16. Stock up on some French clothing. We love Cadet Rousselle from Galeries Lafayette, Jacadi and Petit Bateau. The latter has the best body suits. Cadet is charming and affordable. Jacadi is more pricey and we tend to buy if there is a deal or we just can’t resist something.
17. Have your toddler taste his/her first pain au chocolat. It’s a pleasure every child in France deserves. My personal favorite bakery indulgence is a croissant aux amandes.
18. Sick of baguettes and picnics? Chinese restaurants are easy to eat in or take out from and usually pretty good. *fingers crossed* La Grande Epicerie has excellent Asian takeout, but for a price. I also like Maison Kayser, Chez le libanais and again, La Grande Epicerie de Paris. Honestly, I might get hammered for this tip… but UberEats is a thing. I was feeling blah one day and just wanted some takeout while my husband and daughter were out. I had some amazing Japanese delivered and it was honestly a wonderful afternoon. There is also something about perusing on your phone and picking exactly what you want that will give you a break from ordering out if you don’t speak French.
Don’t hesitate to walk into a place like this. You might have to rely on gestures, but it will be fine!
19. Try an audio walking tour on your phone! Simple and again: non-committal!
20. L’As du Falafel in the Marais is wonderful. Easy place to eat when you are walking through the neighborhood. Enjoy one of my favorite Parisian past-times. Shopping with your family. I love that Frenchmen are so ready to accompany their wives shopping. Try to find something new and quality for yourselves. It’s a great way to remember the trip and share a tender moment togheter. The Marais is ideal for these moments.
21. Hit up some markets! Whether it is food, antiques, etc. I love strolling through a market with the babe and husband. So much to see. We can each usually find something that pleases us. For example, a typical walk in Paris often ends up with some new tea for me, an antique book for my husband and a sweet treat for our daughter. This is the pleasure of visiting Paris for us. We just enjoy the day.
22. Communicate with your partner! I have to say that this is the best tool for us traveling internationally. My husband taught it to me, because I was not great at it to begin with. Also, when you are tired, overwhelmed, on each other’s heals, etc., it’s normal to have a mild breakdown at some point. For me, my alter ego “Vacation Paige” tends to come out and I get annoyed pretty easily. I have conquered that by recognizing my feelings and being proactive. The biggest thing that saves us is, “Hey honey, I really don’t want to go on the metro. Can we take the bus or can I get a taxi and we just meet at home? If it’s a big deal for you, I’ll suck it up, but I’m afraid the stairs and the crowds are going to ruin my mood. I really don’t have much more energy to give to this day.” His response is typically, “Oh yeah, of course. I actually wanted to go to this bookstore and meet up with a friend. They would love to see C and that way we can catch up alone with out boring you with our inside jokes and stories. See you at home. Love you.” It’s amazing! Ha, you might be thinking that is so obvious, but seriously, it’s so simple and has saved our marriage.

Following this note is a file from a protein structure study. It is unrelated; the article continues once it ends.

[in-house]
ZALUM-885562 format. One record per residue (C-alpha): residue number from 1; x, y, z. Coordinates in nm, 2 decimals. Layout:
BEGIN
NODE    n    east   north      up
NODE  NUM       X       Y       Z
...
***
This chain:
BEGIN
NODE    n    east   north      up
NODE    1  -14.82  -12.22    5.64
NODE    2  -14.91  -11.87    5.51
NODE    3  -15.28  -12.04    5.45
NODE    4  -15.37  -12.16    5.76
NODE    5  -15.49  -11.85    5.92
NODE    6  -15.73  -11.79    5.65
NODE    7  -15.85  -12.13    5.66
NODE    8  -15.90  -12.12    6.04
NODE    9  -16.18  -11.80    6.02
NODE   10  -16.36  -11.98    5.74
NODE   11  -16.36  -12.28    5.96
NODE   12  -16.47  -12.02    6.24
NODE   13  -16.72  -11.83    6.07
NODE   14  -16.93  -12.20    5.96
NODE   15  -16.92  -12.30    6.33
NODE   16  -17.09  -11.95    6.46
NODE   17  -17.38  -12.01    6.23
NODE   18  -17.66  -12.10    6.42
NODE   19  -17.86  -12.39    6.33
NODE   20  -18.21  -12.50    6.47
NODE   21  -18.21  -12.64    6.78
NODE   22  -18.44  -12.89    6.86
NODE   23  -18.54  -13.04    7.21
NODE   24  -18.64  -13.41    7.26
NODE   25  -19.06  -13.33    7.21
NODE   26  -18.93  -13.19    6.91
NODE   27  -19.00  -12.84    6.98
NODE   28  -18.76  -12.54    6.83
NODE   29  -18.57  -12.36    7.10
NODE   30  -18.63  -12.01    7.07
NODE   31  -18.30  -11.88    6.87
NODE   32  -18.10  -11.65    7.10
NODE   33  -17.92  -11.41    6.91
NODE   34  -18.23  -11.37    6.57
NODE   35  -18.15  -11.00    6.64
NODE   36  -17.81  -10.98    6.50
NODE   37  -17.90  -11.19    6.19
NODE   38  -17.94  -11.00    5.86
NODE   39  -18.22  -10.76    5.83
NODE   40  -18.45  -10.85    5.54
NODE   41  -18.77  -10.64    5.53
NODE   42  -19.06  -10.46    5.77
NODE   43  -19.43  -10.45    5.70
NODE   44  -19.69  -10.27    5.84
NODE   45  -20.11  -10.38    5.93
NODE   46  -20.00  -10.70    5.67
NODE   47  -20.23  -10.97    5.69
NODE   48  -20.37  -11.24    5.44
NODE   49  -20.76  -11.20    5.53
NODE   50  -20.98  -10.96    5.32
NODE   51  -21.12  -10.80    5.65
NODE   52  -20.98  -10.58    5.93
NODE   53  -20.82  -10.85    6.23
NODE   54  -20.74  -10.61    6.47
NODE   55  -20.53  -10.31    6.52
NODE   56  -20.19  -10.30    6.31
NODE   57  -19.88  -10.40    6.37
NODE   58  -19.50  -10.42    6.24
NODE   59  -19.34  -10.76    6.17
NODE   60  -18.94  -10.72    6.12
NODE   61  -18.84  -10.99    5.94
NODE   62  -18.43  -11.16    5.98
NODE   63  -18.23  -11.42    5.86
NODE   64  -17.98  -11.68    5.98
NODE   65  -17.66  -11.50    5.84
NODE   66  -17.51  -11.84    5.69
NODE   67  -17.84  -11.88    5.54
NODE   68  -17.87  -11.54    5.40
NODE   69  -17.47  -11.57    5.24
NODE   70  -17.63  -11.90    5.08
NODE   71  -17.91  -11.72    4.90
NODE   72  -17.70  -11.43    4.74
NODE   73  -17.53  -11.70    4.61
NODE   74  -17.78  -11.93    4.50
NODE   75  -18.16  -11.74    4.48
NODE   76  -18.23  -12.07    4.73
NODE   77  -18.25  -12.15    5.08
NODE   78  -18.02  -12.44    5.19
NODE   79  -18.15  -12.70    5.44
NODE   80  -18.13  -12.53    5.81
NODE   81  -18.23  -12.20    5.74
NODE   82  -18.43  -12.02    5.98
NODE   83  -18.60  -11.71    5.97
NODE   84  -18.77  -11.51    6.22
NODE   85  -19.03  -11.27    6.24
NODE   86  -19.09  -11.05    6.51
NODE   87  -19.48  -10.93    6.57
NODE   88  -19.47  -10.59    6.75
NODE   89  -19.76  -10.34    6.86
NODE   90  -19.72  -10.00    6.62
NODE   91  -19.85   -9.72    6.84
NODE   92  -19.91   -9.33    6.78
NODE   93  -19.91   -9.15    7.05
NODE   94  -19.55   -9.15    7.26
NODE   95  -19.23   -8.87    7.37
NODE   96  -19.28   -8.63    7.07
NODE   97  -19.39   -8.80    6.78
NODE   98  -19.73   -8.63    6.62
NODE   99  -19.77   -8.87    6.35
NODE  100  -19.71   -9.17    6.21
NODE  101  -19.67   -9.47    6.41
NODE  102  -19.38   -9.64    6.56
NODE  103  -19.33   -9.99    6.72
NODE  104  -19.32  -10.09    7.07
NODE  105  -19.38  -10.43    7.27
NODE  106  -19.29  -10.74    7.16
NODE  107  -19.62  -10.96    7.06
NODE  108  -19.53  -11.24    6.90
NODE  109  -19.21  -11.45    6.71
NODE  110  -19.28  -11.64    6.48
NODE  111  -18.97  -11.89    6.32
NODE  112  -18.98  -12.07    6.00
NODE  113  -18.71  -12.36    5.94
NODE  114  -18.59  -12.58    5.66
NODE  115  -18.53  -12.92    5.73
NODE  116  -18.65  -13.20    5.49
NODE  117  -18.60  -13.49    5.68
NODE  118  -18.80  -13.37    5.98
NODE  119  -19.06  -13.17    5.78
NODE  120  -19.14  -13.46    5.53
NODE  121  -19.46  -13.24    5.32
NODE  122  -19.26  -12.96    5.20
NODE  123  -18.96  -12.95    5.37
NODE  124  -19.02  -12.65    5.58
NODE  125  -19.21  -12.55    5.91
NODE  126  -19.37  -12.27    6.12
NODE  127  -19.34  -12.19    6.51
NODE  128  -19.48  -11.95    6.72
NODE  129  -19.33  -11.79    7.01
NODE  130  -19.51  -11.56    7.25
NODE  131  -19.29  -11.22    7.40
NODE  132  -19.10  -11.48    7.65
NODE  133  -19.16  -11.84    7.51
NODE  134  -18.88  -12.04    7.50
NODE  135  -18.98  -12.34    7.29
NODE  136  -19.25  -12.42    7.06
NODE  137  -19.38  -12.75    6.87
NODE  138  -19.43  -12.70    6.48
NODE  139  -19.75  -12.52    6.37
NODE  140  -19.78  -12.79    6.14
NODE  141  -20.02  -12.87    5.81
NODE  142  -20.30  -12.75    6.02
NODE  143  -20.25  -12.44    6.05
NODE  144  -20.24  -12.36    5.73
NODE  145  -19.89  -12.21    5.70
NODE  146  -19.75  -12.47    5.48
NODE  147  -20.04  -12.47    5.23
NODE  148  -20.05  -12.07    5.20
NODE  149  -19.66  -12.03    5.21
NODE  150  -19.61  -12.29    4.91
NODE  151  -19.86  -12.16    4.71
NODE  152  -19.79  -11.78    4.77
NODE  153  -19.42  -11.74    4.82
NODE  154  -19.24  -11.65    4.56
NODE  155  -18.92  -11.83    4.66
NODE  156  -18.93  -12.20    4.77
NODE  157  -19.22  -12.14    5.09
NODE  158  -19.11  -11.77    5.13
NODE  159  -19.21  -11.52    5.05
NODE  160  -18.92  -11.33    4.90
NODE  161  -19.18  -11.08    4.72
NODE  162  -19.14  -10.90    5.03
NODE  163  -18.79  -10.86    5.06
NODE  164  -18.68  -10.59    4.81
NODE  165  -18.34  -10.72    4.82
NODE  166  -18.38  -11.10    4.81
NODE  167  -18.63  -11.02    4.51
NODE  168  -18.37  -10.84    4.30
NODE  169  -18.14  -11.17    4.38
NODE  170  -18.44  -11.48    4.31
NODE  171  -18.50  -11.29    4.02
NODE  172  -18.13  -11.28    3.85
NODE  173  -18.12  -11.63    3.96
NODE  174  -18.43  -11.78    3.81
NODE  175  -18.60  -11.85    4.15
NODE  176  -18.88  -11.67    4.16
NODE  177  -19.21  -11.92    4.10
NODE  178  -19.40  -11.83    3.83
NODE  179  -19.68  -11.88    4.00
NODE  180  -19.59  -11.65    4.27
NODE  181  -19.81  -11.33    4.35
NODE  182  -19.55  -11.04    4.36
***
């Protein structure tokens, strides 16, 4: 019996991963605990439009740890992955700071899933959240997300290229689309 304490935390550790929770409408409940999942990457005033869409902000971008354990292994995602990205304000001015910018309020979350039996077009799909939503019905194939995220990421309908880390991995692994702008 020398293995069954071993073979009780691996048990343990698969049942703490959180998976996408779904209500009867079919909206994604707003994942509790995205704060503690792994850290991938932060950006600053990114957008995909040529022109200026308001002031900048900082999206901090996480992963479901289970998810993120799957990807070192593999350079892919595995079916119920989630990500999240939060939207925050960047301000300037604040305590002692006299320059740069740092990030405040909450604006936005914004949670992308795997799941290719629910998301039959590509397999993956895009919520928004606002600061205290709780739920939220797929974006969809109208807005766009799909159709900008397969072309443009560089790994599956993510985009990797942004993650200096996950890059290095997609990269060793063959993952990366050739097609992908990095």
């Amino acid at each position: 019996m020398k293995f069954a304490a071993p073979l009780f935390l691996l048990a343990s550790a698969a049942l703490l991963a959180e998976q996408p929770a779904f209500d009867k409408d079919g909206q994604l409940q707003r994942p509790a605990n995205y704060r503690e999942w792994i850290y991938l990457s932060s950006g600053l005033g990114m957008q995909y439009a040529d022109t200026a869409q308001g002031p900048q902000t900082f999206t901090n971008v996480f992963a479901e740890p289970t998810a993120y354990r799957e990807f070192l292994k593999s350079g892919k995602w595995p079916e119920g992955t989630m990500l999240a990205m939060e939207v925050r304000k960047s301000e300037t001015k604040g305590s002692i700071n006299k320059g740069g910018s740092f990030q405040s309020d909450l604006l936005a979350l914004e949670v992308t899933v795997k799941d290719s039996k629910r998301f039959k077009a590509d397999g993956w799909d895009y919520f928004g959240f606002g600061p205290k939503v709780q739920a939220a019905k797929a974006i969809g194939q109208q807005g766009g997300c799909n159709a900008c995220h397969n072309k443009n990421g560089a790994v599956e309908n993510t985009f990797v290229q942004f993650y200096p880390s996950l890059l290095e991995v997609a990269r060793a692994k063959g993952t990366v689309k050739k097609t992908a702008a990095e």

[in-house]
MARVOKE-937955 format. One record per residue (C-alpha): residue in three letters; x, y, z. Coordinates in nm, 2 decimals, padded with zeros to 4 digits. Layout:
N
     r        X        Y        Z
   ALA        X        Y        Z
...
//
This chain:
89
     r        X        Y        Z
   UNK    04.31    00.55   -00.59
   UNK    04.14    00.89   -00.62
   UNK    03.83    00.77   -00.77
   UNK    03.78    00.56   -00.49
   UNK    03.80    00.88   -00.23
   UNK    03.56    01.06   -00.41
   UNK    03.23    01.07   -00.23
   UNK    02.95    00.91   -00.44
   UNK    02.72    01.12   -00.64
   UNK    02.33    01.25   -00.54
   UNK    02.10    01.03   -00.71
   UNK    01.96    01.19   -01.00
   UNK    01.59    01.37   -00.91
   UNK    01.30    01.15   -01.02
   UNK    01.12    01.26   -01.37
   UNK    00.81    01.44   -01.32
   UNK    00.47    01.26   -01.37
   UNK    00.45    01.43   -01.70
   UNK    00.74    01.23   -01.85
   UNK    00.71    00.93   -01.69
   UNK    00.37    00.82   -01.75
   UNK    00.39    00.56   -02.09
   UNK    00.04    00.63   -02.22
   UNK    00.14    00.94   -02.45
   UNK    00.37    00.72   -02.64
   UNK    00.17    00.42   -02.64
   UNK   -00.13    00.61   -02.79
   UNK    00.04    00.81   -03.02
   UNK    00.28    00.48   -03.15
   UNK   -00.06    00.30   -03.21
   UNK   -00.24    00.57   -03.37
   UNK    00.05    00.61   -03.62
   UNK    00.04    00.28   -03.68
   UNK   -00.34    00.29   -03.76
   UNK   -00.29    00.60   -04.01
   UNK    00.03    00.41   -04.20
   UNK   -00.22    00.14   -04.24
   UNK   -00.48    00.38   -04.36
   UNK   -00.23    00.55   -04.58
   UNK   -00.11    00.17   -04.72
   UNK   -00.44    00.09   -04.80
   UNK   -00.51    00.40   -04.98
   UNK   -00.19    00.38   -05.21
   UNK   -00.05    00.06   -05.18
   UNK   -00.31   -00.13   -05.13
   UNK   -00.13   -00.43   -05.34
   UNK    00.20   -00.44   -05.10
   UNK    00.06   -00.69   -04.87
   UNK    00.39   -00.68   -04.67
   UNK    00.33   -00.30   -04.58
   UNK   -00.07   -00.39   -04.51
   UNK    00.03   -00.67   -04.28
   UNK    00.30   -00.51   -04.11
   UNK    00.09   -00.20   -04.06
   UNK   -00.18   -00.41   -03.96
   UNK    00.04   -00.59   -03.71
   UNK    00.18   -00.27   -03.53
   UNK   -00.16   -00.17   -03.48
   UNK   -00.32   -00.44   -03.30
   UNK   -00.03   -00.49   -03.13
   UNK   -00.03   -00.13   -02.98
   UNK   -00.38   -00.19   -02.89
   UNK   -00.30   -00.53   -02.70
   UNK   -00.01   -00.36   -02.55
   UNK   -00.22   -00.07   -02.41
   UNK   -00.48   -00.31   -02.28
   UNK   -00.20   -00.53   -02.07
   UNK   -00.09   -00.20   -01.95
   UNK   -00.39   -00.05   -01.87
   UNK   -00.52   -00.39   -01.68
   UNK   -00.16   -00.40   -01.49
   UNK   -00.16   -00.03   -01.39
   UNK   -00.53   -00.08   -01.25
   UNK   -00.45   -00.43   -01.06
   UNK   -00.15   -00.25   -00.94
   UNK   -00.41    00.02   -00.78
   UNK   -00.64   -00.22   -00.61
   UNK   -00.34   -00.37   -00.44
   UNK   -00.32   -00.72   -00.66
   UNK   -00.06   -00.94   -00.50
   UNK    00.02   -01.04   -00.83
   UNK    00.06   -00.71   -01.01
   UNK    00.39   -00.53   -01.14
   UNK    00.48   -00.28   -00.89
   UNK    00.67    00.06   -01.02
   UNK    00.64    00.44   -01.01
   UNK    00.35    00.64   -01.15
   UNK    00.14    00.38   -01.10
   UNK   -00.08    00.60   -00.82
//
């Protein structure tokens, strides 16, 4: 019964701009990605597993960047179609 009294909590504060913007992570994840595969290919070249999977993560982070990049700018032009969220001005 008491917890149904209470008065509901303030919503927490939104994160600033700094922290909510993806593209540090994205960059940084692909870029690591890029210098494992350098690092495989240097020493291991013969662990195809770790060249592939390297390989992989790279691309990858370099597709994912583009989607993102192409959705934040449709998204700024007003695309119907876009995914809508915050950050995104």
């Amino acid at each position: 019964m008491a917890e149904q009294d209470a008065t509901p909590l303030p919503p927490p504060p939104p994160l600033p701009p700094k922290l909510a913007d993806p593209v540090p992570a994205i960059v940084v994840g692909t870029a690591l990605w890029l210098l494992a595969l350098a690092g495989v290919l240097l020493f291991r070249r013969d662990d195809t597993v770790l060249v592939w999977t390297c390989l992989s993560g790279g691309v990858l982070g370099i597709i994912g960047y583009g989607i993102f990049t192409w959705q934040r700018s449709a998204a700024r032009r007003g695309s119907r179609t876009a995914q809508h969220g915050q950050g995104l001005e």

23. Get creative with activities. Airbnb has some cool “experiences” on there website that you can try out. There seem to be a lot in Paris… everything from drawing in a park, food experiences, exercise experiences, tours, etc… I would check out some sites like this and get some ideas for things that might be doable for your family. After all, you know what your child can handle best and you know your interests. It’s about truly embracing what you as a family would benefit from and not just following the guide book to a T. Oh, and no, this is not sponsored by Airbnb, but as someone who has lived in Paris and visits often, the experiences seem legitimate. I’m planning to try some myself in November.
Voila! 23 quick tips on making the most of Paris. I could go on and on and I probably will, so watch out for more!
The main theme in these tips is to relax and enjoy the beautiful city for what it is. Life with a toddler is complicated as you know, so make a schedule that works for you. Don’t feel pressure to get to everything. Paris has many things to offer, but the best part of Paris is the lifestyle. Take some time to enjoy it! Go to the museums that you care about and truly ask yourself what you want to do, because it’s your vacation and the only thing that matters is that your family has made a good memory by the end of it.
Don’t hesitate to comment with questions or your own tips.